Master of Science in Bioinformatics (MSBI)
Sequence Paired Site (SPS), Notch1, Notch Transcription Complex (NTC), Notch Response Element (NRE)
The completion of the Human Genome Project in 2003 made it possible to leverage the power of computers to quicken biological discoveries. The human genome contains rich information relevant to the proper functions of cells that is computationally arduous and costly to investigate in a laboratory setting. Specifically, gene expression levels in cells can be impacted when functionally relevant motifs in the DNA are mutated preventing proper transcription factor binding. To study the consequences of such mutations, it is necessary to first identify such functionally relevant regions of the genome using computational approaches. A signaling pathway that is of particular interest and important to cell differentiation, proliferation, apoptosis, and homeostasis is the Notch1 pathway. Mutations in the Notch1 pathway can lead to developmental defects, early embryonic death, and various forms of cancers such as T-cell lymphoblastic leukemia. The transcription machinery required for the expression of some Notch1 target genes include the binding of the transcription factor CSL to Notch response elements (NRE) located in the promoter region of Notch1 target genes and the formation of a transcription complex. Sequence paired sites (SPSs) are a pair of NREs with a varying spacer region that allow for the transcription factor CBF1 to bind to the cognate DNA which aids in the formation of a dimer regulating activation of downstream Notch1 target genes. Prior research has shown that mutations within the SPS have been found to significantly affect the activation of Hes1. This project will introduce a novel bioinformatics tool used to find potential SPSs in the genome and identify downstream genes for further study.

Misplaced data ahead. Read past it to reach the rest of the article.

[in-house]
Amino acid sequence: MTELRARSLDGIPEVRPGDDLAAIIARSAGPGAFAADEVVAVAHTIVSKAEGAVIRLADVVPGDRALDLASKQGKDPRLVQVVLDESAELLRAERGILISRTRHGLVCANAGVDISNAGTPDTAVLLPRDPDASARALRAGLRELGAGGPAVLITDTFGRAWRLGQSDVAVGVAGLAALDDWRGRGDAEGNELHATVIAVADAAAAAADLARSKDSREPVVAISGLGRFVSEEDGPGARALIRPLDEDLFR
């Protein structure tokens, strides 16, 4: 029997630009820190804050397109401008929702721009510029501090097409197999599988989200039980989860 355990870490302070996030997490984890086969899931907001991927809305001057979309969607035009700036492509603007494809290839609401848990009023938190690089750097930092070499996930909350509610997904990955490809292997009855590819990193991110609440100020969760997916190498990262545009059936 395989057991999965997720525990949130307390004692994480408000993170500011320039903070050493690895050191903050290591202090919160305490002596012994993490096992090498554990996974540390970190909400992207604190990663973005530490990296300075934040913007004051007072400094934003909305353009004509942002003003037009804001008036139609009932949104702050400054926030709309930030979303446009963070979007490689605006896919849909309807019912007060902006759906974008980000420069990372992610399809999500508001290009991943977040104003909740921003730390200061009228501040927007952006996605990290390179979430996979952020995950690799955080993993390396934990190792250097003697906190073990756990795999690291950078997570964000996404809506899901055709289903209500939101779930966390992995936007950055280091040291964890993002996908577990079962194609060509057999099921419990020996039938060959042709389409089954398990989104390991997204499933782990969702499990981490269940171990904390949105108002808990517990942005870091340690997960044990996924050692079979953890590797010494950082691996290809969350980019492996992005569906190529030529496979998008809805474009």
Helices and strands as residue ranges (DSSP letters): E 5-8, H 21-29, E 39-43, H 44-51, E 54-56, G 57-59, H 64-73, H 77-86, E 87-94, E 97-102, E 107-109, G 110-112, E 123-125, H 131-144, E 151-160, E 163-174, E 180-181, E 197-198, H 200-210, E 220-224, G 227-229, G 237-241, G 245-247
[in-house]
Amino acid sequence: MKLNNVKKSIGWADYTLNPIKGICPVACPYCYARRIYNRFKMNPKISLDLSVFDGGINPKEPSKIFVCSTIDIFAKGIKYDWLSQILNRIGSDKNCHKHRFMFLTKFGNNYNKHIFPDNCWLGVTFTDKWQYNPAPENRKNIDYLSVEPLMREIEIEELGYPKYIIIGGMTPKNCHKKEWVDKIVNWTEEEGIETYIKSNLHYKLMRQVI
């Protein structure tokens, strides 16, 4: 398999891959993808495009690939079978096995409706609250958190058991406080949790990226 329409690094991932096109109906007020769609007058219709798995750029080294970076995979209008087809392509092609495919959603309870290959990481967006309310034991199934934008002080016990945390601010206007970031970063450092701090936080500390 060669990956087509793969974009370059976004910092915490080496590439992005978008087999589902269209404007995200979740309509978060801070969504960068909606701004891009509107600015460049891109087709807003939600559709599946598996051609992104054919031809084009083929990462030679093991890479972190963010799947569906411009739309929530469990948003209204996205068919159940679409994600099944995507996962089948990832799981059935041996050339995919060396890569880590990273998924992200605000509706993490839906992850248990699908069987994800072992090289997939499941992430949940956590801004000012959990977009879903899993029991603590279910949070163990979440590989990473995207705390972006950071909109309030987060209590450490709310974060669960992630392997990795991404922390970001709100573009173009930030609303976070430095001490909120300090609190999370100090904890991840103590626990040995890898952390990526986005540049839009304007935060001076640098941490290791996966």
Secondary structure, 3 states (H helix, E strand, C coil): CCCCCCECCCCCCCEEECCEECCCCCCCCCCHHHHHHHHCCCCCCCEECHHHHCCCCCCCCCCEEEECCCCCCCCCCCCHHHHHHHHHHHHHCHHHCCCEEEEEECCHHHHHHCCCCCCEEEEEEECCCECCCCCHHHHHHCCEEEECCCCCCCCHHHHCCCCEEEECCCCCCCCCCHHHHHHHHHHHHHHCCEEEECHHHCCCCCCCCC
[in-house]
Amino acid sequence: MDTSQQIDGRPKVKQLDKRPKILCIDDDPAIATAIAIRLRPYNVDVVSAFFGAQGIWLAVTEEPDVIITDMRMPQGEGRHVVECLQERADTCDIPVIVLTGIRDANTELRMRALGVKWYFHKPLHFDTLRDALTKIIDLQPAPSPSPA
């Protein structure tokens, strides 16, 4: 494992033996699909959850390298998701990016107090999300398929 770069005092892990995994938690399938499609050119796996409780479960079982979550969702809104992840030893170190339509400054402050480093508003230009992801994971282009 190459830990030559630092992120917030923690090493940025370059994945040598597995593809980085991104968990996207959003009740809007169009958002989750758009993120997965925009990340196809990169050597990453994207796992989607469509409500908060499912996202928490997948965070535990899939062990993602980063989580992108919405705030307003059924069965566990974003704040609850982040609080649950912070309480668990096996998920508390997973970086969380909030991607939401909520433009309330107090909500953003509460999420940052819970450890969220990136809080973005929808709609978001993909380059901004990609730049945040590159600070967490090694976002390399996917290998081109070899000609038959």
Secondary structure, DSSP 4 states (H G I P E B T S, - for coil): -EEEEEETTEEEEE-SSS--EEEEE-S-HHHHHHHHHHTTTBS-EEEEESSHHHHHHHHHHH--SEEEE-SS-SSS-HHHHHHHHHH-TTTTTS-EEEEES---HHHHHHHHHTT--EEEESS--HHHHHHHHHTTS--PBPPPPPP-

Sundar, Punit, "Conservation and Prevalence of Sequence Paired Sites in Humans" (2022). Master's Projects. 1095.